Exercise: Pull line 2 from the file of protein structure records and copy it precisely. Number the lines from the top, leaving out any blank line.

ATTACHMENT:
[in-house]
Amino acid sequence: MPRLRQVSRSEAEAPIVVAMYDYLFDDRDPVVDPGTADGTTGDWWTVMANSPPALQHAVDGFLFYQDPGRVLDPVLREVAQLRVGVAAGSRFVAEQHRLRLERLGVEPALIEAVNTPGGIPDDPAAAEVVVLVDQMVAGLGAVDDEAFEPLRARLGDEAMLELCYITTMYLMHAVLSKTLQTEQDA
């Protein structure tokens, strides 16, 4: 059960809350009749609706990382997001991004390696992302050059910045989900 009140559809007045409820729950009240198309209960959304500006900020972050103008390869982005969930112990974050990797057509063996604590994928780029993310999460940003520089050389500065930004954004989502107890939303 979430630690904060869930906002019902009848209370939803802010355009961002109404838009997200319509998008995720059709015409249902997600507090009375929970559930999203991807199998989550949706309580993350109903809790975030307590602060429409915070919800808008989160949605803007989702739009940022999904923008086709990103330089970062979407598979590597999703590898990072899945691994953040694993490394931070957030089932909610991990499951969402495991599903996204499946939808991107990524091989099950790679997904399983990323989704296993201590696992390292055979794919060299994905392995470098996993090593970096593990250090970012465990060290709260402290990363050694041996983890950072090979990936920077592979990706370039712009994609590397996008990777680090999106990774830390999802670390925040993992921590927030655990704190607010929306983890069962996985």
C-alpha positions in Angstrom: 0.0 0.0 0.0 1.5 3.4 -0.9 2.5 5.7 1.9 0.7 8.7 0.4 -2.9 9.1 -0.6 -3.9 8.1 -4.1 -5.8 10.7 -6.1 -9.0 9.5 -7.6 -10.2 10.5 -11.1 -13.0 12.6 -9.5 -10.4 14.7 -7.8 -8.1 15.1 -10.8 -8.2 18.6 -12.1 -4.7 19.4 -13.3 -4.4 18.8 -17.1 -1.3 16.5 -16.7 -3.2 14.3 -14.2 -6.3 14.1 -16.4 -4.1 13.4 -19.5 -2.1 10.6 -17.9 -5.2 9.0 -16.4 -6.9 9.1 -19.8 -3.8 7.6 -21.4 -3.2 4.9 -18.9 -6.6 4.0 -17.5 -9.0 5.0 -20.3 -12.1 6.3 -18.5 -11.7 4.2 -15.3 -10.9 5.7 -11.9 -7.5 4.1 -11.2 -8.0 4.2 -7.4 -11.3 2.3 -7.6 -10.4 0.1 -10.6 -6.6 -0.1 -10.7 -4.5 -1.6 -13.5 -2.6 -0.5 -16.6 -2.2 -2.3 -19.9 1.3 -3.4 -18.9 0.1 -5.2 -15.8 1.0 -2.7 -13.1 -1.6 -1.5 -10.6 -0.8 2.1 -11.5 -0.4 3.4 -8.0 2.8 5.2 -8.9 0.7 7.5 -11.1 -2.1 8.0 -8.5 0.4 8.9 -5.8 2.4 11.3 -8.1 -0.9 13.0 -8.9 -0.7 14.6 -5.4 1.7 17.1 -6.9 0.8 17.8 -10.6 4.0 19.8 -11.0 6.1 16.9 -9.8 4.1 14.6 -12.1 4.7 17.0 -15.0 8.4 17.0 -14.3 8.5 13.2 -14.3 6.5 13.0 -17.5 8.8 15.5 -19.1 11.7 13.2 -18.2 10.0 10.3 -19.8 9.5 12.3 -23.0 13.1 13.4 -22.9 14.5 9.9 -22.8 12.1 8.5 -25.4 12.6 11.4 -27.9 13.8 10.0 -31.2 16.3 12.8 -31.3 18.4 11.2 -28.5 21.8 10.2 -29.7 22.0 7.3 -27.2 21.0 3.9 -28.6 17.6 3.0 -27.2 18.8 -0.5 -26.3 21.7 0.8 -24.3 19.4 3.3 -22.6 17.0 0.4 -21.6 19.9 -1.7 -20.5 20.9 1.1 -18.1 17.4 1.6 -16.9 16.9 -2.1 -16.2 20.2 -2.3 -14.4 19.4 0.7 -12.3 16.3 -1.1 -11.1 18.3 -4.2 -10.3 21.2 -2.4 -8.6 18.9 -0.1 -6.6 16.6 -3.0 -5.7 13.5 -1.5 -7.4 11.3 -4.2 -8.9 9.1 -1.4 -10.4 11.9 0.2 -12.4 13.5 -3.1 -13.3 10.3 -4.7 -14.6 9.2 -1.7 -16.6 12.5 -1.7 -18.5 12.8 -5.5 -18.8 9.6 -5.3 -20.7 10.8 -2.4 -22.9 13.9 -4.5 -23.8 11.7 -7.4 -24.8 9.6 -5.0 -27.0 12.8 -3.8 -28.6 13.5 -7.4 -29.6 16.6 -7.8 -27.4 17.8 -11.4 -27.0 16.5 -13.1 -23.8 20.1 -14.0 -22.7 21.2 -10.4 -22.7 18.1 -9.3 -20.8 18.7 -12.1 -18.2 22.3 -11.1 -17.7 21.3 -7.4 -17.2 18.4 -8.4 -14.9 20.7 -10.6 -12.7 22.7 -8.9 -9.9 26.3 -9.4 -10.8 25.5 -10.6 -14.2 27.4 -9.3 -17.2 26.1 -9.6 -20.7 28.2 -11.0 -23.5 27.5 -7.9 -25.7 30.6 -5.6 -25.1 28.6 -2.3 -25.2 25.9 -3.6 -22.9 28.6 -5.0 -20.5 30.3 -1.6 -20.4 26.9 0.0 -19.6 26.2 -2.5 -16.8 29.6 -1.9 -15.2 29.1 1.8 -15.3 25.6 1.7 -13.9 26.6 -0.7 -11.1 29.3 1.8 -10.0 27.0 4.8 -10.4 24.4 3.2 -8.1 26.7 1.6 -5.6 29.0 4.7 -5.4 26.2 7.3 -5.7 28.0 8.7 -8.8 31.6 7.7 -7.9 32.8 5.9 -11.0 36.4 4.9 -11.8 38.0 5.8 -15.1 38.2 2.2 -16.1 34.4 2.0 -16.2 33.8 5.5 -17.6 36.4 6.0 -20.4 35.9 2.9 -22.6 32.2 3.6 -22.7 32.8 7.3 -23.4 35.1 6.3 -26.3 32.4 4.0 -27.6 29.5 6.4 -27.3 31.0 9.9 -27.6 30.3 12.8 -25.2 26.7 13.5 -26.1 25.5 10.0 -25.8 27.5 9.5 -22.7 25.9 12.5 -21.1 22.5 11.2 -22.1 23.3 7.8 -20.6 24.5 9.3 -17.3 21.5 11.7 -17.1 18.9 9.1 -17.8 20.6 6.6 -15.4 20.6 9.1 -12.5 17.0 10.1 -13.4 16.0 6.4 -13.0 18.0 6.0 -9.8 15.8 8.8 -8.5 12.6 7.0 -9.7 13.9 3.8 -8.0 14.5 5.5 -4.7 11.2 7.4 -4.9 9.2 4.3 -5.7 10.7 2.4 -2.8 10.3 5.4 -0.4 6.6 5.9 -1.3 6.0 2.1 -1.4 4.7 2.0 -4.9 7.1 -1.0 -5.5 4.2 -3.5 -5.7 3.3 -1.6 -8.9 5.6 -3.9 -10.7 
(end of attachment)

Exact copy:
Amino acid sequence: MPRLRQVSRSEAEAPIVVAMYDYLFDDRDPVVDPGTADGTTGDWWTVMANSPPALQHAVDGFLFYQDPGRVLDPVLREVAQLRVGVAAGSRFVAEQHRLRLERLGVEPALIEAVNTPGGIPDDPAAAEVVVLVDQMVAGLGAVDDEAFEPLRARLGDEAMLELCYITTMYLMHAVLSKTLQTEQDA